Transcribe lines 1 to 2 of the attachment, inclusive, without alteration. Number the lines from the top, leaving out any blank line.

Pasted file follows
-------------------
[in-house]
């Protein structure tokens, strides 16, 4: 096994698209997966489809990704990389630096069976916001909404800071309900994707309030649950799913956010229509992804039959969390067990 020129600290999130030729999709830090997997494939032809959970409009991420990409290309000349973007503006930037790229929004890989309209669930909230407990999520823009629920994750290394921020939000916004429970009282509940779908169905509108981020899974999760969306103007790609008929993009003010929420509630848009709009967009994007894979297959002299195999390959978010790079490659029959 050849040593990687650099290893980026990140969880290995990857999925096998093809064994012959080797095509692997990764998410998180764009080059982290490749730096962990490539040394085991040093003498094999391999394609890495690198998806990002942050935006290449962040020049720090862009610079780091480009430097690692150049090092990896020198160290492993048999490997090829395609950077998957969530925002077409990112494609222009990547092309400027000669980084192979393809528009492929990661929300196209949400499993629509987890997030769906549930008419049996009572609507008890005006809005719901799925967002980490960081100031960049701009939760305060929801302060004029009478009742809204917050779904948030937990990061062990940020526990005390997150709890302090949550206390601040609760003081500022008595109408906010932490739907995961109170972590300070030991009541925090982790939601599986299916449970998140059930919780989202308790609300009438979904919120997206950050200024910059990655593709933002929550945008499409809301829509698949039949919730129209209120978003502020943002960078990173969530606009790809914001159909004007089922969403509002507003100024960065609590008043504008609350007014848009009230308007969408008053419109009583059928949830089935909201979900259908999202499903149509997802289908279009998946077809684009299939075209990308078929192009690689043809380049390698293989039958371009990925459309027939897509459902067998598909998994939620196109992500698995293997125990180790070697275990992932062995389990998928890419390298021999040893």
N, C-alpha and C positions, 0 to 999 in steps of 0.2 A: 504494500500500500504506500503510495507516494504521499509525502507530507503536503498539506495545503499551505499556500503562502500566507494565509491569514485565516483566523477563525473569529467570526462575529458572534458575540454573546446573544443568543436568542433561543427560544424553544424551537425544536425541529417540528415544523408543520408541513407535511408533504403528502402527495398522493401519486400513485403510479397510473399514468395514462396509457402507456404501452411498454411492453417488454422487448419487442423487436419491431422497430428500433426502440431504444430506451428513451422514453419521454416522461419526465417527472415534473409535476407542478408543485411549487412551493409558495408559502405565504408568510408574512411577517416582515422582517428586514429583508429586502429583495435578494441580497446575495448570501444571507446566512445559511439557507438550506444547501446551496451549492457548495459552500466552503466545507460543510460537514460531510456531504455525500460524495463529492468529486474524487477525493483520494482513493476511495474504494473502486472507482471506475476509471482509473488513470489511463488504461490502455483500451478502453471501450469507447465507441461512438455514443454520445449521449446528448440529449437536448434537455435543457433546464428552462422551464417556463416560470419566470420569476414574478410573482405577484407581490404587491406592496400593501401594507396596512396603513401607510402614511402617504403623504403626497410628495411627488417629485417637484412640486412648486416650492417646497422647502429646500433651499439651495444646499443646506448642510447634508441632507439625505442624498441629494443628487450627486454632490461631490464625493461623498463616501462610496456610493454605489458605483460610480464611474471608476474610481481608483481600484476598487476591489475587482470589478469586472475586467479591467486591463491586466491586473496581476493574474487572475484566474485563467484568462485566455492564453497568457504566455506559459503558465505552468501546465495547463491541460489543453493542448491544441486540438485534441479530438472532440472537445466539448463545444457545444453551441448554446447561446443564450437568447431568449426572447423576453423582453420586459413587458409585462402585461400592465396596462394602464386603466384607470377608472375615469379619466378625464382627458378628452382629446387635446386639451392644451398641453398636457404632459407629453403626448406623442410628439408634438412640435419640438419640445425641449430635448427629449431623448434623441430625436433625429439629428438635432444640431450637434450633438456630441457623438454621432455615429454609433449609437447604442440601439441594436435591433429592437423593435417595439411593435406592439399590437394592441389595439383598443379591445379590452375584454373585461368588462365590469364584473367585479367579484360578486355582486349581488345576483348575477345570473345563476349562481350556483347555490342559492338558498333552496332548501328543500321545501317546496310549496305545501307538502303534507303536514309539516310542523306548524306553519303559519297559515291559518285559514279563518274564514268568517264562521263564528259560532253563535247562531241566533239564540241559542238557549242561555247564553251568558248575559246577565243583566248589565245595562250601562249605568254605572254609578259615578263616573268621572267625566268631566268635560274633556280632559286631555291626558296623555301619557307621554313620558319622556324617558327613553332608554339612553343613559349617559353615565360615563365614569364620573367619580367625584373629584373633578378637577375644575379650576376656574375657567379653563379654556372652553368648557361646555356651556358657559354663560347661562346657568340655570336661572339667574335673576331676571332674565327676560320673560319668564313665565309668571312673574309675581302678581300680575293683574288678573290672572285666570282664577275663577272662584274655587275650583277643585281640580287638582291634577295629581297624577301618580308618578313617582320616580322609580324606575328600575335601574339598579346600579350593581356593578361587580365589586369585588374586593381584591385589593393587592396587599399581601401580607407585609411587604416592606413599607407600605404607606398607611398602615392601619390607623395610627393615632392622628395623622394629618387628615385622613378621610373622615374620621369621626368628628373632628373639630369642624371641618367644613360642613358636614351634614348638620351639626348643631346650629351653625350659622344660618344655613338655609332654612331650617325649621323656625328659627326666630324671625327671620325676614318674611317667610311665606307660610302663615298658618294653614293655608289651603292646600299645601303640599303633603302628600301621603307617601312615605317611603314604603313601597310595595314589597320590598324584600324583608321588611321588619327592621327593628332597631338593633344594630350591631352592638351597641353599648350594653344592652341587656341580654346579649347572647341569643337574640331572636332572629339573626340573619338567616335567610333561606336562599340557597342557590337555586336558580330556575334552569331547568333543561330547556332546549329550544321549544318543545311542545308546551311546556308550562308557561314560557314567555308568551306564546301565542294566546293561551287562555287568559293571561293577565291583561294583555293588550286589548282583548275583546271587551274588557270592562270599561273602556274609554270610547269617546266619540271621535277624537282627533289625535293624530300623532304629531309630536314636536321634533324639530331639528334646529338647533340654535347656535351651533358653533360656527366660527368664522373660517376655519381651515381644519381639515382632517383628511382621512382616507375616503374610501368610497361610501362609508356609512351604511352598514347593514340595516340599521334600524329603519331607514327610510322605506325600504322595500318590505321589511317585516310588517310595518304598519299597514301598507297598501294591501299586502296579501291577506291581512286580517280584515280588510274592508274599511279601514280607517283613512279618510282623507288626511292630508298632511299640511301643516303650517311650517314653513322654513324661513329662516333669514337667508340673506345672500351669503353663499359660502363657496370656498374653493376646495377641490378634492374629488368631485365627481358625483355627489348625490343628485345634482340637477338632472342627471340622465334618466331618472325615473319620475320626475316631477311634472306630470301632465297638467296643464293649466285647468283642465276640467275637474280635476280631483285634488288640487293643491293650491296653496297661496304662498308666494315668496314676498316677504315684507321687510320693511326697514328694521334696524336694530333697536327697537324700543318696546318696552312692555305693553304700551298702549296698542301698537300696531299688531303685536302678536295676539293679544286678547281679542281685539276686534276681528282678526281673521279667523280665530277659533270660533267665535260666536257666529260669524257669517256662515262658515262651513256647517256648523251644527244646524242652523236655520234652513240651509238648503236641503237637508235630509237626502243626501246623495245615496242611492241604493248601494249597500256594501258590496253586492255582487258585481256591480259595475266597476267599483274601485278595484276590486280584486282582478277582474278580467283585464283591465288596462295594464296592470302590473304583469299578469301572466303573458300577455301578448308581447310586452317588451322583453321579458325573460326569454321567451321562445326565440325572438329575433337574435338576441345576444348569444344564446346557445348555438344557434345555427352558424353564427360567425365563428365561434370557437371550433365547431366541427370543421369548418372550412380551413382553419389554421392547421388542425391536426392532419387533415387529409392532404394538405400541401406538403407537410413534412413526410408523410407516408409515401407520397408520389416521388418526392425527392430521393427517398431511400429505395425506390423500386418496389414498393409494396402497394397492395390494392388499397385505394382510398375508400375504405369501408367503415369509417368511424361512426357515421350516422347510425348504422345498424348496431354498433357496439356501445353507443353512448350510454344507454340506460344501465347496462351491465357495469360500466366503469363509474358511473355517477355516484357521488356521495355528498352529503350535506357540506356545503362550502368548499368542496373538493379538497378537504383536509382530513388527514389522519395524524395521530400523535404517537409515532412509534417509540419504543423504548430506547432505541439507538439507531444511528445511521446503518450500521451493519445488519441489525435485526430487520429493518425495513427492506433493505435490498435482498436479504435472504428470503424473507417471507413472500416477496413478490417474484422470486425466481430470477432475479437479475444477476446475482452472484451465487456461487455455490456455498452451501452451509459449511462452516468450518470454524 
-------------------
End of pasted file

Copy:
[in-house]
């Protein structure tokens, strides 16, 4: 096994698209997966489809990704990389630096069976916001909404800071309900994707309030649950799913956010229509992804039959969390067990 020129600290999130030729999709830090997997494939032809959970409009991420990409290309000349973007503006930037790229929004890989309209669930909230407990999520823009629920994750290394921020939000916004429970009282509940779908169905509108981020899974999760969306103007790609008929993009003010929420509630848009709009967009994007894979297959002299195999390959978010790079490659029959 050849040593990687650099290893980026990140969880290995990857999925096998093809064994012959080797095509692997990764998410998180764009080059982290490749730096962990490539040394085991040093003498094999391999394609890495690198998806990002942050935006290449962040020049720090862009610079780091480009430097690692150049090092990896020198160290492993048999490997090829395609950077998957969530925002077409990112494609222009990547092309400027000669980084192979393809528009492929990661929300196209949400499993629509987890997030769906549930008419049996009572609507008890005006809005719901799925967002980490960081100031960049701009939760305060929801302060004029009478009742809204917050779904948030937990990061062990940020526990005390997150709890302090949550206390601040609760003081500022008595109408906010932490739907995961109170972590300070030991009541925090982790939601599986299916449970998140059930919780989202308790609300009438979904919120997206950050200024910059990655593709933002929550945008499409809301829509698949039949919730129209209120978003502020943002960078990173969530606009790809914001159909004007089922969403509002507003100024960065609590008043504008609350007014848009009230308007969408008053419109009583059928949830089935909201979900259908999202499903149509997802289908279009998946077809684009299939075209990308078929192009690689043809380049390698293989039958371009990925459309027939897509459902067998598909998994939620196109992500698995293997125990180790070697275990992932062995389990998928890419390298021999040893």